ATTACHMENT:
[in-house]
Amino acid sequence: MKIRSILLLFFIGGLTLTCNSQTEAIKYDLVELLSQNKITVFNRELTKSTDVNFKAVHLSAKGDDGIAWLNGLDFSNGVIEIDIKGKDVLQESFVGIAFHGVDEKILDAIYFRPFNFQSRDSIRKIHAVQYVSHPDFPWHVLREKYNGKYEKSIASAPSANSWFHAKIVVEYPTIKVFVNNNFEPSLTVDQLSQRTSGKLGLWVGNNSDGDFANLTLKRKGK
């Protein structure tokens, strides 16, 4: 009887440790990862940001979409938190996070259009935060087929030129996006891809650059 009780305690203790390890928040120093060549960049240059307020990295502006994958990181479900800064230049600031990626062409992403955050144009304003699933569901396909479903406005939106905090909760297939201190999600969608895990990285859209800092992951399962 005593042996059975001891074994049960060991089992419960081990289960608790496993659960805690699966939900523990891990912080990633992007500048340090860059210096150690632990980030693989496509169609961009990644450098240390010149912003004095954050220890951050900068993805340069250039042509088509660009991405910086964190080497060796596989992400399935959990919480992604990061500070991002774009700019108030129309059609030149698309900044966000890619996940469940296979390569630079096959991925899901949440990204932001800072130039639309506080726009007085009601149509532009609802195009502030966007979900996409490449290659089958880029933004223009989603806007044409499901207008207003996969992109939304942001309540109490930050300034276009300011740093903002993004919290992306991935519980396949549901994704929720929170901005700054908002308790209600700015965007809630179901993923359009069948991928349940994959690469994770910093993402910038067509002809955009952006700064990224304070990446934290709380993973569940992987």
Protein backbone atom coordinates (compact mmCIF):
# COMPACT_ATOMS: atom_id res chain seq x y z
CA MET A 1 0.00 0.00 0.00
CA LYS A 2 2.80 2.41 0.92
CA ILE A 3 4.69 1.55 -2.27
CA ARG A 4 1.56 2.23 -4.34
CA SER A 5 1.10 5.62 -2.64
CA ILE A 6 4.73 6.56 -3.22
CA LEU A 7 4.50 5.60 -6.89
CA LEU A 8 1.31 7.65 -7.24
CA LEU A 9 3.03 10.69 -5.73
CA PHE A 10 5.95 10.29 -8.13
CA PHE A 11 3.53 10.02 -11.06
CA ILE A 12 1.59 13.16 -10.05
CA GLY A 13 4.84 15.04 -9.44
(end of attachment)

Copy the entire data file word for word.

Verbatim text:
[in-house]
Amino acid sequence: MKIRSILLLFFIGGLTLTCNSQTEAIKYDLVELLSQNKITVFNRELTKSTDVNFKAVHLSAKGDDGIAWLNGLDFSNGVIEIDIKGKDVLQESFVGIAFHGVDEKILDAIYFRPFNFQSRDSIRKIHAVQYVSHPDFPWHVLREKYNGKYEKSIASAPSANSWFHAKIVVEYPTIKVFVNNNFEPSLTVDQLSQRTSGKLGLWVGNNSDGDFANLTLKRKGK
């Protein structure tokens, strides 16, 4: 009887440790990862940001979409938190996070259009935060087929030129996006891809650059 009780305690203790390890928040120093060549960049240059307020990295502006994958990181479900800064230049600031990626062409992403955050144009304003699933569901396909479903406005939106905090909760297939201190999600969608895990990285859209800092992951399962 005593042996059975001891074994049960060991089992419960081990289960608790496993659960805690699966939900523990891990912080990633992007500048340090860059210096150690632990980030693989496509169609961009990644450098240390010149912003004095954050220890951050900068993805340069250039042509088509660009991405910086964190080497060796596989992400399935959990919480992604990061500070991002774009700019108030129309059609030149698309900044966000890619996940469940296979390569630079096959991925899901949440990204932001800072130039639309506080726009007085009601149509532009609802195009502030966007979900996409490449290659089958880029933004223009989603806007044409499901207008207003996969992109939304942001309540109490930050300034276009300011740093903002993004919290992306991935519980396949549901994704929720929170901005700054908002308790209600700015965007809630179901993923359009069948991928349940994959690469994770910093993402910038067509002809955009952006700064990224304070990446934290709380993973569940992987």
Protein backbone atom coordinates (compact mmCIF):
# COMPACT_ATOMS: atom_id res chain seq x y z
CA MET A 1 0.00 0.00 0.00
CA LYS A 2 2.80 2.41 0.92
CA ILE A 3 4.69 1.55 -2.27
CA ARG A 4 1.56 2.23 -4.34
CA SER A 5 1.10 5.62 -2.64
CA ILE A 6 4.73 6.56 -3.22
CA LEU A 7 4.50 5.60 -6.89
CA LEU A 8 1.31 7.65 -7.24
CA LEU A 9 3.03 10.69 -5.73
CA PHE A 10 5.95 10.29 -8.13
CA PHE A 11 3.53 10.02 -11.06
CA ILE A 12 1.59 13.16 -10.05
CA GLY A 13 4.84 15.04 -9.44